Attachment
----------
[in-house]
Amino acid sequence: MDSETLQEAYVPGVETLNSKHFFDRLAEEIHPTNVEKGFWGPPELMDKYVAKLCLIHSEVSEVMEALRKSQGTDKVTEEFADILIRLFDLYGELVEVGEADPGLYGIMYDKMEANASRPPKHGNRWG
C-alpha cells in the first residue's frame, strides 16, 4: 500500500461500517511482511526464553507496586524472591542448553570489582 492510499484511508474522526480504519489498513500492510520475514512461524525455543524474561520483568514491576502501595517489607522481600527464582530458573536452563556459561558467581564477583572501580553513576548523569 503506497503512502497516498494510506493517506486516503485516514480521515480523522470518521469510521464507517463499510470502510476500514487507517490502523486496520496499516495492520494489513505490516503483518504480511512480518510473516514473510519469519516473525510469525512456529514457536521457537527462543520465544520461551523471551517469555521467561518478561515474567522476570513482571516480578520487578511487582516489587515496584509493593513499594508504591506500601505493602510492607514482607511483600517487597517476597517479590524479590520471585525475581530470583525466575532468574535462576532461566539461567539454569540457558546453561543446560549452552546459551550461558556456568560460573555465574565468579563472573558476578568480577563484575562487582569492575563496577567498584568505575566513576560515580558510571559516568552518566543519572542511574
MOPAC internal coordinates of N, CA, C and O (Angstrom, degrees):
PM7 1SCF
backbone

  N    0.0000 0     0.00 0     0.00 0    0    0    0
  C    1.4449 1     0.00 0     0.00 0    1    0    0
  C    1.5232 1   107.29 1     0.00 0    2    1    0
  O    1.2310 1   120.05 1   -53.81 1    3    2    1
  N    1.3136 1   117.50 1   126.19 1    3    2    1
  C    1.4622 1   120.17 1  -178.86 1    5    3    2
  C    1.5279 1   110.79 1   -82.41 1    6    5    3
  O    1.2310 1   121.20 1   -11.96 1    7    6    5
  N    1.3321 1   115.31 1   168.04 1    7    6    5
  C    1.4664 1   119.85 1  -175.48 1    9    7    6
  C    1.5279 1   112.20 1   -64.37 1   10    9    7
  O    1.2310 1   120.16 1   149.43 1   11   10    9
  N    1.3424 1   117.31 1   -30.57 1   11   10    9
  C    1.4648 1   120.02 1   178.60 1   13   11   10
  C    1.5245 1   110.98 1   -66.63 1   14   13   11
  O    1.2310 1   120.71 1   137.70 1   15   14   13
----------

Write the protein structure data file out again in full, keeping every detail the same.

[in-house]
Amino acid sequence: MDSETLQEAYVPGVETLNSKHFFDRLAEEIHPTNVEKGFWGPPELMDKYVAKLCLIHSEVSEVMEALRKSQGTDKVTEEFADILIRLFDLYGELVEVGEADPGLYGIMYDKMEANASRPPKHGNRWG
C-alpha cells in the first residue's frame, strides 16, 4: 500500500461500517511482511526464553507496586524472591542448553570489582 492510499484511508474522526480504519489498513500492510520475514512461524525455543524474561520483568514491576502501595517489607522481600527464582530458573536452563556459561558467581564477583572501580553513576548523569 503506497503512502497516498494510506493517506486516503485516514480521515480523522470518521469510521464507517463499510470502510476500514487507517490502523486496520496499516495492520494489513505490516503483518504480511512480518510473516514473510519469519516473525510469525512456529514457536521457537527462543520465544520461551523471551517469555521467561518478561515474567522476570513482571516480578520487578511487582516489587515496584509493593513499594508504591506500601505493602510492607514482607511483600517487597517476597517479590524479590520471585525475581530470583525466575532468574535462576532461566539461567539454569540457558546453561543446560549452552546459551550461558556456568560460573555465574565468579563472573558476578568480577563484575562487582569492575563496577567498584568505575566513576560515580558510571559516568552518566543519572542511574
MOPAC internal coordinates of N, CA, C and O (Angstrom, degrees):
PM7 1SCF
backbone

  N    0.0000 0     0.00 0     0.00 0    0    0    0
  C    1.4449 1     0.00 0     0.00 0    1    0    0
  C    1.5232 1   107.29 1     0.00 0    2    1    0
  O    1.2310 1   120.05 1   -53.81 1    3    2    1
  N    1.3136 1   117.50 1   126.19 1    3    2    1
  C    1.4622 1   120.17 1  -178.86 1    5    3    2
  C    1.5279 1   110.79 1   -82.41 1    6    5    3
  O    1.2310 1   121.20 1   -11.96 1    7    6    5
  N    1.3321 1   115.31 1   168.04 1    7    6    5
  C    1.4664 1   119.85 1  -175.48 1    9    7    6
  C    1.5279 1   112.20 1   -64.37 1   10    9    7
  O    1.2310 1   120.16 1   149.43 1   11   10    9
  N    1.3424 1   117.31 1   -30.57 1   11   10    9
  C    1.4648 1   120.02 1   178.60 1   13   11   10
  C    1.5245 1   110.98 1   -66.63 1   14   13   11
  O    1.2310 1   120.71 1   137.70 1   15   14   13